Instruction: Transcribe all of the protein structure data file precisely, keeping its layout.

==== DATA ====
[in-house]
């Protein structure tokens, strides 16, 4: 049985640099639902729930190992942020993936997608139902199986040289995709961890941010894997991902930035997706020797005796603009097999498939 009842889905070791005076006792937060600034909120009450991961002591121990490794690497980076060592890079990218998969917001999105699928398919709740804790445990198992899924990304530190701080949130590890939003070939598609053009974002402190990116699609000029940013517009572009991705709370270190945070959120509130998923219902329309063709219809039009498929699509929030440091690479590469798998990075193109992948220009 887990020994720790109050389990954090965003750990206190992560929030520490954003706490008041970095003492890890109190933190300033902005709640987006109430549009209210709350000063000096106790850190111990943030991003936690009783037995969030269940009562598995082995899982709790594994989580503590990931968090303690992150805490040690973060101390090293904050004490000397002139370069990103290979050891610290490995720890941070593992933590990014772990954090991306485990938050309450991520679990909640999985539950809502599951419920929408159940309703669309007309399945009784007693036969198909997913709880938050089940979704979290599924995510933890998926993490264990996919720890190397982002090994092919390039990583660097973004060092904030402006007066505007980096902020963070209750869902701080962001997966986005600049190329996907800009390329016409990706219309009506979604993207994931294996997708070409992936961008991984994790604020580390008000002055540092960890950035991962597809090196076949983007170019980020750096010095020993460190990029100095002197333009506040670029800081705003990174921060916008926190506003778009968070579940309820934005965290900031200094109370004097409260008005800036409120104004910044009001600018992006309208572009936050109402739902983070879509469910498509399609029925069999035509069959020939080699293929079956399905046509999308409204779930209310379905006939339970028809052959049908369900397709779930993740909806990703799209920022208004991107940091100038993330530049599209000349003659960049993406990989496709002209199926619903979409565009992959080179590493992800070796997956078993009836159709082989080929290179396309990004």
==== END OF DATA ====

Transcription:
[in-house]
């Protein structure tokens, strides 16, 4: 049985640099639902729930190992942020993936997608139902199986040289995709961890941010894997991902930035997706020797005796603009097999498939 009842889905070791005076006792937060600034909120009450991961002591121990490794690497980076060592890079990218998969917001999105699928398919709740804790445990198992899924990304530190701080949130590890939003070939598609053009974002402190990116699609000029940013517009572009991705709370270190945070959120509130998923219902329309063709219809039009498929699509929030440091690479590469798998990075193109992948220009 887990020994720790109050389990954090965003750990206190992560929030520490954003706490008041970095003492890890109190933190300033902005709640987006109430549009209210709350000063000096106790850190111990943030991003936690009783037995969030269940009562598995082995899982709790594994989580503590990931968090303690992150805490040690973060101390090293904050004490000397002139370069990103290979050891610290490995720890941070593992933590990014772990954090991306485990938050309450991520679990909640999985539950809502599951419920929408159940309703669309007309399945009784007693036969198909997913709880938050089940979704979290599924995510933890998926993490264990996919720890190397982002090994092919390039990583660097973004060092904030402006007066505007980096902020963070209750869902701080962001997966986005600049190329996907800009390329016409990706219309009506979604993207994931294996997708070409992936961008991984994790604020580390008000002055540092960890950035991962597809090196076949983007170019980020750096010095020993460190990029100095002197333009506040670029800081705003990174921060916008926190506003778009968070579940309820934005965290900031200094109370004097409260008005800036409120104004910044009001600018992006309208572009936050109402739902983070879509469910498509399609029925069999035509069959020939080699293929079956399905046509999308409204779930209310379905006939339970028809052959049908369900397709779930993740909806990703799209920022208004991107940091100038993330530049599209000349003659960049993406990989496709002209199926619903979409565009992959080179590493992800070796997956078993009836159709082989080929290179396309990004």